Eat soup!

If winter weekend afternoons inspire you to put on a big pot of soup, here’s a recipe for a great vegetable soup (that’s also pretty darn good for you) that a friend shared with me when our daughters were grade school playmates.

I make this soup throughout the year,  but it’s especially good on cold, snowy days like these.
Don’t be put off by the long list of ingredients. It goes much faster the second time you make it. Plus, it  yields plenty for leftovers, and is just about a complete meal.  Add a salad or some bread and you’re done.

Along with the recipe, which ran many years ago in Cooking Light magazine, I’m including some comments from Carle Clinic dietician Kristina Adams, who reviewed it for its nutritional value and made some suggestions of her own.
Happy cooking!

Pasta-vegetable soup:
6 cups water, divided
1 1/2 cups chopped onion
1 cup sliced carrot
1 cup sliced celery
1 cup dried lentils
1 tablespoon brown sugar
1/2 teaspoon each of basil, marjoram, oregano, thyme and pepper
3 cloves crushed garlic
1 bay leaf
3 10 1/2-ounce cans low-sodium chicken broth
1 28-ounce can whole tomatoes, chopped, with liquid
1 9-ounce package frozen cut green beans, thawed
1 6-ounce can tomato paste
1/4 cup white wine vinegar
1 cup small seashell pasta, uncooked
1 cup plus 1 tablespoon grated Romano cheese
Combine 4 cups water and all ingredients through the tomato paste in large pot, bring to boil, reduce heat, cover and simmer 45 minutes or until vegetables are tender. Add remaining 2 cups water and vinegar, bring to boil, stir in pasta and cook 8 additional minutes. Discard bay leaf. Ladle into soup bowls and top with cheese.
Yield: 17 cups (Serving size 1 cup, plus 1 tablespoon cheese.)

Nutrition per serving: 130 calories, 2.8 grams fat, 2.7 grams fiber, 8.1 grams protein, 19.4 grams carbohydrates.

Suggestions: Add a couple of chopped, red potatoes. And if you’re not a fan of lentils, you can leave them out. A can of rinsed, drained kidney beans makes a good substitute for the lentils, but don’t add the beans until the end.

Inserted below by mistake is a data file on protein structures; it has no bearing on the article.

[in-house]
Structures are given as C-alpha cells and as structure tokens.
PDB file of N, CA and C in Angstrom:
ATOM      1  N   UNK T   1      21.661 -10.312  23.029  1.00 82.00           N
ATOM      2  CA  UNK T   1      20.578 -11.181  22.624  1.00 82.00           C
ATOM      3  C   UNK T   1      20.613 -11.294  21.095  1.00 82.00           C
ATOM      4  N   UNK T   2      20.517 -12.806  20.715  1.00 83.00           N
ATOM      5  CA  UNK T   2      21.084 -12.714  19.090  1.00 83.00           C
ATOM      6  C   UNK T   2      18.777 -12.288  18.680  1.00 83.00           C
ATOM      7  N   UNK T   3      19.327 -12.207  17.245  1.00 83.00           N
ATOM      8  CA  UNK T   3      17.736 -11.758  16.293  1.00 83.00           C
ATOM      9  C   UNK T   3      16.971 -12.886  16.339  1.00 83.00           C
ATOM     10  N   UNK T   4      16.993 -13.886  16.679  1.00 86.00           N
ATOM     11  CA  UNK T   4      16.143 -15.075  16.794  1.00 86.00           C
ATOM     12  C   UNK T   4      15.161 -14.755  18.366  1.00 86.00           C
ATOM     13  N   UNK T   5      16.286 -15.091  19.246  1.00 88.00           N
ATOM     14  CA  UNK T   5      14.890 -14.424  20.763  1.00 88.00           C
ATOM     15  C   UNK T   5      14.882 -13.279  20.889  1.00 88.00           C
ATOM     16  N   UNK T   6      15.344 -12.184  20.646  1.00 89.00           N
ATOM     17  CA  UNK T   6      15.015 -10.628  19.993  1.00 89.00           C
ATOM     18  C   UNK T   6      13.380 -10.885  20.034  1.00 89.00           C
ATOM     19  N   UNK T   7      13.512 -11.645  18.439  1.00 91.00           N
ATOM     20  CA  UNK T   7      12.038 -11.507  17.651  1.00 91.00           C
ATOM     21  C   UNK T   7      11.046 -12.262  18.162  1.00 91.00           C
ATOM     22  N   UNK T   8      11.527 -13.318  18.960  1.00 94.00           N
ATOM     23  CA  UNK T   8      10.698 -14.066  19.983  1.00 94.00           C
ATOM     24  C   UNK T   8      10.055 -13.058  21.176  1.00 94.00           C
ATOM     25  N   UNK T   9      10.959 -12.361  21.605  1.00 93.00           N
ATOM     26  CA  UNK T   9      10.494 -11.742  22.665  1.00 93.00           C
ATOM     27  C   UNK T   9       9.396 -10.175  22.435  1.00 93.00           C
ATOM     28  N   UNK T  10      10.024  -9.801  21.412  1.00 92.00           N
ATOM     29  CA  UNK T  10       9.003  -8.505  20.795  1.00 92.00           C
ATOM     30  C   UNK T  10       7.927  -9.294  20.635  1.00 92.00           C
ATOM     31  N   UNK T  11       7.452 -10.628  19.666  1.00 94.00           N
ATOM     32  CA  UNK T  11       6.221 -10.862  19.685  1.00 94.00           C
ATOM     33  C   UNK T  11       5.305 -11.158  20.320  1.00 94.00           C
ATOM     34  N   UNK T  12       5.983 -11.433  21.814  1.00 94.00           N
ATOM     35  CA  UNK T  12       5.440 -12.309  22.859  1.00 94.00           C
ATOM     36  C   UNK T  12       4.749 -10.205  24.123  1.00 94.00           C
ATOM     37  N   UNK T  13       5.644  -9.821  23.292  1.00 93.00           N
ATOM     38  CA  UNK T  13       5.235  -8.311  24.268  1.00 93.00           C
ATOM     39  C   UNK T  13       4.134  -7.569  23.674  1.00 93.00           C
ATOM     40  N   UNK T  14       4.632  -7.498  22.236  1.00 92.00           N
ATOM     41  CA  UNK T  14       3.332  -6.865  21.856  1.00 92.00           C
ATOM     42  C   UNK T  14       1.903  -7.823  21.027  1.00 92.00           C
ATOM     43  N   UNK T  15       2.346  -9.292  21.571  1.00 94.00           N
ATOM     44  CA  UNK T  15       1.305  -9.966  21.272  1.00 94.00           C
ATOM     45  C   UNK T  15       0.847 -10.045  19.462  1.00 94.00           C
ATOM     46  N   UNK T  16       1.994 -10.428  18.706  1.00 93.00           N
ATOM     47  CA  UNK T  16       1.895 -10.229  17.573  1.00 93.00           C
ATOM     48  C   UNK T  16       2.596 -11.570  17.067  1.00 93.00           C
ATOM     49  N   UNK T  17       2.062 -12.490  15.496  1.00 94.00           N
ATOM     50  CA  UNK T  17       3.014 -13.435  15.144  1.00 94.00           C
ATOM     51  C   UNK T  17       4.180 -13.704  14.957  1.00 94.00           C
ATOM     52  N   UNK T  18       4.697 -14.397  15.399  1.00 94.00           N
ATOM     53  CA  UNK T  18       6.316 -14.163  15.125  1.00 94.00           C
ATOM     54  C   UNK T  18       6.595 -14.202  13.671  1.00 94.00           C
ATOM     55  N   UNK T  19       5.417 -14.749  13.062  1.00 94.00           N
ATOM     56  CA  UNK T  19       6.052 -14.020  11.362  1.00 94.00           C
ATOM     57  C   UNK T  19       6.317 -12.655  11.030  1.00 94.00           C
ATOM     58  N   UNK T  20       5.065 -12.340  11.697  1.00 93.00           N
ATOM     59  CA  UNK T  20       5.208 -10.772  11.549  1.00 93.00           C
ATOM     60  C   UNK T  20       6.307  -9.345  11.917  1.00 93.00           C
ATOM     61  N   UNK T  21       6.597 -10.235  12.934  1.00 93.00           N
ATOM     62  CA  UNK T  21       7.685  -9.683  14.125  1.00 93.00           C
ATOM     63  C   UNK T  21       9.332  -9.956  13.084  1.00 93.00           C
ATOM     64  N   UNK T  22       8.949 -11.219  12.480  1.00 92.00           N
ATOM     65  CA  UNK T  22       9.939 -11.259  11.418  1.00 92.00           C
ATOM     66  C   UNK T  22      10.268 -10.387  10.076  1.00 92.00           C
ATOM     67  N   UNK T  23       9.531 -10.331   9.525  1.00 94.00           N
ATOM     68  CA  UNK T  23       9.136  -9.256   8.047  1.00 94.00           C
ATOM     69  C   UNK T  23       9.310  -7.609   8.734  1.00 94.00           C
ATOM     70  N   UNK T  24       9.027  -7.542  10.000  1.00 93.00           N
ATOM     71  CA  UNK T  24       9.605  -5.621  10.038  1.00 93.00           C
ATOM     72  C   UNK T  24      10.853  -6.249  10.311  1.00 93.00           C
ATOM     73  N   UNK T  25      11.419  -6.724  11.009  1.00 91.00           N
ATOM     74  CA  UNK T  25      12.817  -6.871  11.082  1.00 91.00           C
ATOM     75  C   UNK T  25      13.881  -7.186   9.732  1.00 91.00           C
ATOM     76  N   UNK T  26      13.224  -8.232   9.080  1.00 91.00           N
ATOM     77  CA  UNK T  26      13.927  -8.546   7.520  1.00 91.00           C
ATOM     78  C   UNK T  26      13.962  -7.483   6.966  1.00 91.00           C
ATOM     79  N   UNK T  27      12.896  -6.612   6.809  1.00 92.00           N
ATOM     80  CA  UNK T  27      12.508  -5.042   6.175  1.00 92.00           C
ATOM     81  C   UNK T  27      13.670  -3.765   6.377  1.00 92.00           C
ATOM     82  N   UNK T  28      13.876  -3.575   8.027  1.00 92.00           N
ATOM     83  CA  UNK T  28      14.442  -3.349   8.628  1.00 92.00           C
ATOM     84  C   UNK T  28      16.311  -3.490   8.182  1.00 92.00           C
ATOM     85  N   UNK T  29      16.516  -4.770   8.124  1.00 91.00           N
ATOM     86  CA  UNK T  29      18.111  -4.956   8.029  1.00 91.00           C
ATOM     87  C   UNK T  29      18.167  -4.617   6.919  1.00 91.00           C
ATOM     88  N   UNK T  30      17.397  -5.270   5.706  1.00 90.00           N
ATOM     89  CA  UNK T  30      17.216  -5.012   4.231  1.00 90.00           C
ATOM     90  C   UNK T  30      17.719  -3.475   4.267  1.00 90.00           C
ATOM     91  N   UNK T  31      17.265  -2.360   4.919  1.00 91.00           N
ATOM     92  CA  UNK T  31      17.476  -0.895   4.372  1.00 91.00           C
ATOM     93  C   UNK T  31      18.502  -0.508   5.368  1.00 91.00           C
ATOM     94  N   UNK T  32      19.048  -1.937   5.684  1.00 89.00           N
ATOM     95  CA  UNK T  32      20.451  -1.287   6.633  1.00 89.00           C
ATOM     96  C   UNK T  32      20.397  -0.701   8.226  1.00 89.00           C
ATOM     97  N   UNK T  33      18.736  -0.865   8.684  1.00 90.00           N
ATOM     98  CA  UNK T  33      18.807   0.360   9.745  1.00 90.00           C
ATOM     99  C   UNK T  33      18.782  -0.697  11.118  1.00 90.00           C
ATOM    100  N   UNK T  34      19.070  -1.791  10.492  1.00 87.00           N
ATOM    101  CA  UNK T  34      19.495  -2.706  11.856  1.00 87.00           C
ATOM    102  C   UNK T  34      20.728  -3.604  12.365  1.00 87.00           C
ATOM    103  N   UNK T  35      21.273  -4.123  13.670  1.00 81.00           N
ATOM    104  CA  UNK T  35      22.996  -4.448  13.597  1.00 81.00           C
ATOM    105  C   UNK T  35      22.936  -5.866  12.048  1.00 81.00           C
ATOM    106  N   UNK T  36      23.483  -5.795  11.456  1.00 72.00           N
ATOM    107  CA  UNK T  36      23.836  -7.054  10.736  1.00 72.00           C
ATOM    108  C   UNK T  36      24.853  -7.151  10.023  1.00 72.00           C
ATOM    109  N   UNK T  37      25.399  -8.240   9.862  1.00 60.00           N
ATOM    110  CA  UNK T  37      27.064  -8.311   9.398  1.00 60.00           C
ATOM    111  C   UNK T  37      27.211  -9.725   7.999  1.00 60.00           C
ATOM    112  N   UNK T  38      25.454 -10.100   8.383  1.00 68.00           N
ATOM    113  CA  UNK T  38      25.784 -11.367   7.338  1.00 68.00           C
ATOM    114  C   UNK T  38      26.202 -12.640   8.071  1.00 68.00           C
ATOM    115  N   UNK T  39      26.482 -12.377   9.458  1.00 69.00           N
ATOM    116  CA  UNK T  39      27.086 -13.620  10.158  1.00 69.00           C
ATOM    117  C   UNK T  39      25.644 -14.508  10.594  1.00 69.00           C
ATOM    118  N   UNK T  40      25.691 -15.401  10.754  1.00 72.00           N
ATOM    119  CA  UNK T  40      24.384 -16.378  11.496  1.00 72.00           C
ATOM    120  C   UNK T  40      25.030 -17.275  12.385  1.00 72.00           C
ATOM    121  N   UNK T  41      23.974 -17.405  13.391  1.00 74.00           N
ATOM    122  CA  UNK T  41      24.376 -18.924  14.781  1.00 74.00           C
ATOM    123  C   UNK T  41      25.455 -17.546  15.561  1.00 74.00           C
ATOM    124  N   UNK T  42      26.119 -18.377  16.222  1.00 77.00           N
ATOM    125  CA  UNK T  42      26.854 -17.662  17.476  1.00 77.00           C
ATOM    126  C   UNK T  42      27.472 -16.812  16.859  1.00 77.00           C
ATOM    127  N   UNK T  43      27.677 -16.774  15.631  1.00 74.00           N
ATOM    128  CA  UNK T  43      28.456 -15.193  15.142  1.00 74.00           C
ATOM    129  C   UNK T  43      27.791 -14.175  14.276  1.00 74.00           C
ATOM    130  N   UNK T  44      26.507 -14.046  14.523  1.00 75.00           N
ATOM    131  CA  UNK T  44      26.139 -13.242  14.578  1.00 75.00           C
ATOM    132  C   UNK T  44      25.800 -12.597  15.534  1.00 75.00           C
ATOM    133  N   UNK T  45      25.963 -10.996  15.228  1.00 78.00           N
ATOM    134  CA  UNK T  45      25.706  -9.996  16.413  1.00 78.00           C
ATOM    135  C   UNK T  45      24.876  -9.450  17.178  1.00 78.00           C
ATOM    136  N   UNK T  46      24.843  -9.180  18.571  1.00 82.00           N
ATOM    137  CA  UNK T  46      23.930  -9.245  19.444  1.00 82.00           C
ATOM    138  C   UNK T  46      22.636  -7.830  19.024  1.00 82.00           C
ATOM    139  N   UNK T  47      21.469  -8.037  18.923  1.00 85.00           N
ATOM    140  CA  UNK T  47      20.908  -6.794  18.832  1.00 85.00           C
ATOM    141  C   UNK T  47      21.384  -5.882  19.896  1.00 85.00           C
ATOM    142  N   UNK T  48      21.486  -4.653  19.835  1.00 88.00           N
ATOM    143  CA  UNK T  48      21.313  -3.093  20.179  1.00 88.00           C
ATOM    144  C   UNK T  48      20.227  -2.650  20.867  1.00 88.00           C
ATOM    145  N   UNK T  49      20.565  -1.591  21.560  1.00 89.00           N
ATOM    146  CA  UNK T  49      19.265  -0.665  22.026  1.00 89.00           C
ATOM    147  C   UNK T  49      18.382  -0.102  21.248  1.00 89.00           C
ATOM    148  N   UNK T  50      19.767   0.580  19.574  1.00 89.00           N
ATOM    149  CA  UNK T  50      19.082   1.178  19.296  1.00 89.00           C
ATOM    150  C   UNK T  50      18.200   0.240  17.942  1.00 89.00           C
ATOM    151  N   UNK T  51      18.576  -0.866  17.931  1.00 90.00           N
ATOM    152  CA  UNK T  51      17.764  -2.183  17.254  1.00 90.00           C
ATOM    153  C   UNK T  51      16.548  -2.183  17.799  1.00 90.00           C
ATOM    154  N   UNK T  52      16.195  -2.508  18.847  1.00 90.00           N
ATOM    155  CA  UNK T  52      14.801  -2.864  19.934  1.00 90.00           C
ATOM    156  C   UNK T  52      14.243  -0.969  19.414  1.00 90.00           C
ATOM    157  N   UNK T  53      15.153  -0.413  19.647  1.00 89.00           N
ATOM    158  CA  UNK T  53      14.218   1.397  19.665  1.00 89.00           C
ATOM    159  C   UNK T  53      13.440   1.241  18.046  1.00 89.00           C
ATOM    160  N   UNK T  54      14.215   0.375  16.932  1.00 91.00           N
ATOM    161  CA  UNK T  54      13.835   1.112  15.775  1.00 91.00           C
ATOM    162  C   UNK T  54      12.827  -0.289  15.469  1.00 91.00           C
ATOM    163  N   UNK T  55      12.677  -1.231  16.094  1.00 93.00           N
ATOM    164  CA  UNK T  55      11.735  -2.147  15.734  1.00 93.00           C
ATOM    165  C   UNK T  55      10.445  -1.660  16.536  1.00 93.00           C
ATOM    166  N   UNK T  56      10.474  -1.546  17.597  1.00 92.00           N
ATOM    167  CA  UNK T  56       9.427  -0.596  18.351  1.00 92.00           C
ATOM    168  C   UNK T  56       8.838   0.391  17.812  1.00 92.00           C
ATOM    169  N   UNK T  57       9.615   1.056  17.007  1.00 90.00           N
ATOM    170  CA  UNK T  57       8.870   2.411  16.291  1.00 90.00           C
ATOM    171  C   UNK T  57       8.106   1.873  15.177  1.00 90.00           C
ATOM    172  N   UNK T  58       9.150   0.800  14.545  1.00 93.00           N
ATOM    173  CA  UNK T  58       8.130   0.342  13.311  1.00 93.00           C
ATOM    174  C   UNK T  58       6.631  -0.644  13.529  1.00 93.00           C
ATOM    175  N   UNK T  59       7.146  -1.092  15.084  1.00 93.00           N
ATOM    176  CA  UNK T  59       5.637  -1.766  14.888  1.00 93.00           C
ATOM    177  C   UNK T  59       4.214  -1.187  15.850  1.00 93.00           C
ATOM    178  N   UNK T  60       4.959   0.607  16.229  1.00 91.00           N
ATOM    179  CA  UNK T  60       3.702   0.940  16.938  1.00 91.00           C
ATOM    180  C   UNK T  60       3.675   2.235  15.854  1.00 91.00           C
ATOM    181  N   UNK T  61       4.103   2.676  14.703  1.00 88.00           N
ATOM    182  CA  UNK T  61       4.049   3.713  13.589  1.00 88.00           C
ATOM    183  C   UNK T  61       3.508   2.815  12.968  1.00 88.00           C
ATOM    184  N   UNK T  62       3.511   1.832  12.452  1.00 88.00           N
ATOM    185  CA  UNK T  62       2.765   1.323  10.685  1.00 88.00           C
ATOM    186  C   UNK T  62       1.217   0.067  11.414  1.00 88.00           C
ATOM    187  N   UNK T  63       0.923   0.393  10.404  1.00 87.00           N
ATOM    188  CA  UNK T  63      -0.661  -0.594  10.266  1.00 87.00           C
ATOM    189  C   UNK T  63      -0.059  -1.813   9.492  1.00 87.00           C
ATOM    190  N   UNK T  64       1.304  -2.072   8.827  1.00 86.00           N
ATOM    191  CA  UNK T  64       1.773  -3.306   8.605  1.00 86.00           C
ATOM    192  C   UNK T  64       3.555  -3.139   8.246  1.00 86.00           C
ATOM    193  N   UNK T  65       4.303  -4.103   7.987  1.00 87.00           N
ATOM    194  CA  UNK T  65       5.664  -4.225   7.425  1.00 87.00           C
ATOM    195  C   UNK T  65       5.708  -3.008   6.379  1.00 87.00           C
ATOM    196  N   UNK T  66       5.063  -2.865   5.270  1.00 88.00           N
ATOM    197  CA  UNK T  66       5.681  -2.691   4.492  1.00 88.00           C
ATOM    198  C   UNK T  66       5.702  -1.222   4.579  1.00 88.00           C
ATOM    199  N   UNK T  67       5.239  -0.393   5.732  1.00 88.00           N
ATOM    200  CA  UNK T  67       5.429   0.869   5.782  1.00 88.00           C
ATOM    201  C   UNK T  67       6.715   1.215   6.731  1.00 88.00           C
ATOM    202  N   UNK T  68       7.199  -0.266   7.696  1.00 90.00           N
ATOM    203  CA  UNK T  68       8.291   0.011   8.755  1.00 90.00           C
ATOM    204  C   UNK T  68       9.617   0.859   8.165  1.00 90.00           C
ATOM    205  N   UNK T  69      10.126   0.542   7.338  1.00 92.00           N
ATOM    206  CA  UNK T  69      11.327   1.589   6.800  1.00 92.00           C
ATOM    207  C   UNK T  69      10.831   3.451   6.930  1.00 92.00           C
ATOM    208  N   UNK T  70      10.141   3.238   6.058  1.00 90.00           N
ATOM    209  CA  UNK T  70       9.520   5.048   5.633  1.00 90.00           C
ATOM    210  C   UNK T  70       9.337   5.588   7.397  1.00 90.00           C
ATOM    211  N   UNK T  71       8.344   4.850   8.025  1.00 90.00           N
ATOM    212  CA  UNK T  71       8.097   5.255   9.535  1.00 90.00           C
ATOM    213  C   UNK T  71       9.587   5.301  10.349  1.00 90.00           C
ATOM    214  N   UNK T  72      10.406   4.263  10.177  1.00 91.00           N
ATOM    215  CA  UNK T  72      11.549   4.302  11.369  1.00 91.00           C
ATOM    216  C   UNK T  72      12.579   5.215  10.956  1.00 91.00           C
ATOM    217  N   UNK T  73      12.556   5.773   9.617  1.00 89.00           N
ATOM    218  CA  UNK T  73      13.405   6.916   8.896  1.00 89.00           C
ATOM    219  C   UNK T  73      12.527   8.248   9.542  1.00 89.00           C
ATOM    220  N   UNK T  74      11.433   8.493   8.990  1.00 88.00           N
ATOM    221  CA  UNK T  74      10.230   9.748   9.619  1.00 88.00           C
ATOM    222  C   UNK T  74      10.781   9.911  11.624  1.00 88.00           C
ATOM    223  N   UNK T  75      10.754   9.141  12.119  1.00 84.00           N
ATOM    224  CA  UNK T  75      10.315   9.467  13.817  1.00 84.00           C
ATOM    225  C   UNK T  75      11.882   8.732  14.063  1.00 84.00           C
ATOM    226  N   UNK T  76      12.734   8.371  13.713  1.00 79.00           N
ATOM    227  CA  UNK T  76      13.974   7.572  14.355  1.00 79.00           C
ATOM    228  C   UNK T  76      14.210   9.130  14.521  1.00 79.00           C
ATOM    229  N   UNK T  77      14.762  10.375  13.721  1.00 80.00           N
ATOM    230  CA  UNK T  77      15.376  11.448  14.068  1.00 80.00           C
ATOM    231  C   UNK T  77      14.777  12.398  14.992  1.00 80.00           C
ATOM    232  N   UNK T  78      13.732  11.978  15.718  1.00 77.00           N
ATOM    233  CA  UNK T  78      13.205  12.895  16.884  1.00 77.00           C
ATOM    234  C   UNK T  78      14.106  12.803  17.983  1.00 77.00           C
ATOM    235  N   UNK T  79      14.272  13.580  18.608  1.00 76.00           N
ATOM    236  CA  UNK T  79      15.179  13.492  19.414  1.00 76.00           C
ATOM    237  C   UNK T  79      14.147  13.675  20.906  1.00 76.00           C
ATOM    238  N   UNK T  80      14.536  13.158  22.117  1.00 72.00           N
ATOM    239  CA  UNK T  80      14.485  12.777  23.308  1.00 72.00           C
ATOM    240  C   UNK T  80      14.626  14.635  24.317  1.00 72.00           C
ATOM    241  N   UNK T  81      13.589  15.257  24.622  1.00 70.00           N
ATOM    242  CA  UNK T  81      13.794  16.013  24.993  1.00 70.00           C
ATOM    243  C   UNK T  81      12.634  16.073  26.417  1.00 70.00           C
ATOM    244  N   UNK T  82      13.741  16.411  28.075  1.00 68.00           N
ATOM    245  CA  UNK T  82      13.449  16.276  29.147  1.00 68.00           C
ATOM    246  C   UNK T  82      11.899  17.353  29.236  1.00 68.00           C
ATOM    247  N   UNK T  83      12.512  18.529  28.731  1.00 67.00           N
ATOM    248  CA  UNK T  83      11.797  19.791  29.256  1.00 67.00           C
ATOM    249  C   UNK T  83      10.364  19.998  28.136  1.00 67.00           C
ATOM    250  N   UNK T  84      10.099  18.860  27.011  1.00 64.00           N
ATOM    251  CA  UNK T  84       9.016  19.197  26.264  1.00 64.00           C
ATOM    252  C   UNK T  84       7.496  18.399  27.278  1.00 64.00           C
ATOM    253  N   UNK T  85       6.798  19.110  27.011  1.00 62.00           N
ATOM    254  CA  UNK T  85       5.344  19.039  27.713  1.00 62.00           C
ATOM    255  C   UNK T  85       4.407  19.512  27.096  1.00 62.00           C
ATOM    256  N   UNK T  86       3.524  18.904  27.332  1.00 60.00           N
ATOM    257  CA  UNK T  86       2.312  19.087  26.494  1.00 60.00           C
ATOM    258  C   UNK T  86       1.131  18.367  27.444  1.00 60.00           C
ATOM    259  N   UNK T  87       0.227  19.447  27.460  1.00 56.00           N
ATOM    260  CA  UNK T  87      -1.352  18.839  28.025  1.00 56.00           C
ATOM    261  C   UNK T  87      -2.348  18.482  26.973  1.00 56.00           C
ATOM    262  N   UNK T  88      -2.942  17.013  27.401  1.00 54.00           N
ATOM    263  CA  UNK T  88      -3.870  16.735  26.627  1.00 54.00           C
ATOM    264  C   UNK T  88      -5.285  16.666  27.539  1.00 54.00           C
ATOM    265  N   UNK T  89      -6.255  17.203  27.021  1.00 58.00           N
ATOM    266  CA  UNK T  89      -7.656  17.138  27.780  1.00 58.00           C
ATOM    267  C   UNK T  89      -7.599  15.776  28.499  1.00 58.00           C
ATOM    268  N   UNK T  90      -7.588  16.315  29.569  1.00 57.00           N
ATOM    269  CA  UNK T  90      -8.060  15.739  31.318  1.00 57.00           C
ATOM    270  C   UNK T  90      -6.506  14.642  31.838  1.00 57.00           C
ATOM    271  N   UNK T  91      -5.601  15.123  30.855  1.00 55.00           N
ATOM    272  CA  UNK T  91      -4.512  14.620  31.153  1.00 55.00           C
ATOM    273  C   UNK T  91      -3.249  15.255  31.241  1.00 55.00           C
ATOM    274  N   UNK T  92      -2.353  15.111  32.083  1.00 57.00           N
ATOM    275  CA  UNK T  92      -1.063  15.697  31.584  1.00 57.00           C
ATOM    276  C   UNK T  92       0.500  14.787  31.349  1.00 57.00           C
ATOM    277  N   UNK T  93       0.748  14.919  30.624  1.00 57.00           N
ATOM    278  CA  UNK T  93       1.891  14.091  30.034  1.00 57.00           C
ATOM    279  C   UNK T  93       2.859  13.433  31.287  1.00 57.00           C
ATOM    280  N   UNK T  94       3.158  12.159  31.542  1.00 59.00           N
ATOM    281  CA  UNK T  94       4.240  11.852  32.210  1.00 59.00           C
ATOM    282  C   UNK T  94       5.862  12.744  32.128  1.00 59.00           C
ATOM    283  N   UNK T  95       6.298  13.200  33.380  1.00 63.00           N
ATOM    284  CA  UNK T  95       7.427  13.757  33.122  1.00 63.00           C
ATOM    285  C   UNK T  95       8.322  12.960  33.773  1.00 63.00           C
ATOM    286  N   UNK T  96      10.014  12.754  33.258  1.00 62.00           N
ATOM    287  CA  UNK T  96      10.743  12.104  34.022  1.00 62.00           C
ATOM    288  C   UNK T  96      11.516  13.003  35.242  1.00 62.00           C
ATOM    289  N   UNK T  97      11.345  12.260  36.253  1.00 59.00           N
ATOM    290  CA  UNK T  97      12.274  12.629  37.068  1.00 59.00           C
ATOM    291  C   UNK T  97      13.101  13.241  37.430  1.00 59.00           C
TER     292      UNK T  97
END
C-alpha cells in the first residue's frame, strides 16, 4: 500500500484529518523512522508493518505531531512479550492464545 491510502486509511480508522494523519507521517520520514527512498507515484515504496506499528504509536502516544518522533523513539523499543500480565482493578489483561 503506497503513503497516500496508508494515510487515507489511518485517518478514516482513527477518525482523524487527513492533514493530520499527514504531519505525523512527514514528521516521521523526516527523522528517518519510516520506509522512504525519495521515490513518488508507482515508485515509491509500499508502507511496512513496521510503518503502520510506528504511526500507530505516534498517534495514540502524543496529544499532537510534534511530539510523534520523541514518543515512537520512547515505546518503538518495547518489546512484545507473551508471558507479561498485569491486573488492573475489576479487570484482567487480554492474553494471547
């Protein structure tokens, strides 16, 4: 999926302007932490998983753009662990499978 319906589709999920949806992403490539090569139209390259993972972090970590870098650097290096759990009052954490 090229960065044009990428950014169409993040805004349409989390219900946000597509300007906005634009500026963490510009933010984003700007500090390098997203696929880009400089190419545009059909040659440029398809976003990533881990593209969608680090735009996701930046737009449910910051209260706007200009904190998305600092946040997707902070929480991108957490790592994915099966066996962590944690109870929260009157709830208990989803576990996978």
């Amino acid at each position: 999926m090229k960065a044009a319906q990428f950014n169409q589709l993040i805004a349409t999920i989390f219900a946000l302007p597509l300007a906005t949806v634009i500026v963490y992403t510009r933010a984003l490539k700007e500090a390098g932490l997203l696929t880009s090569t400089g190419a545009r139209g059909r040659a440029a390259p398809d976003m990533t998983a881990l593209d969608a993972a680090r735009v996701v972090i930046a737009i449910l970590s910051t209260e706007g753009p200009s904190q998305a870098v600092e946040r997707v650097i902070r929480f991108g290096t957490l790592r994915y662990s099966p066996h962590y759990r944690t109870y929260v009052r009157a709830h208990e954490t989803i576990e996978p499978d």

Time saver: If you’re going to be short on time right before dinner, you can chop the veggies in the morning and stash them in a plastic bag in the refrigerator.

Kristina Adams’ comments:
Seems like it would be a good recipe to make ahead and freeze, or even put together in the crockpot on low to cook while at work (both without the pasta.) Either would be good time savers, since there are a lot of ingredients, and it makes quite a lot.
Good points: Low in calories and a good source of fiber, and with the variety of vegetables, it packs plenty of vitamins and minerals.
Short on time? Could use some canned or frozen mixed vegetables and onions to decrease some of the work of prepping fresh produce.
Don’t have all those spices? Could use 1-2 teaspoons of Italian seasoning instead of 1/2 teaspoon of all the herbs listed.
Any type of bean would work in this recipe as well, or even adding a variety of beans. I like the idea of or navy beans or even black eyed peas.
I like the idea of adding potatoes too. Even corn or spinach would be a good addition as well.
You could add an alphabet shaped pasta or other fun shape to make it fun for kids to eat, too. Even an orzo pasta or rice would be good.
This is one of those recipes that has lots of potential to make it numerous ways and have it different each time!
 

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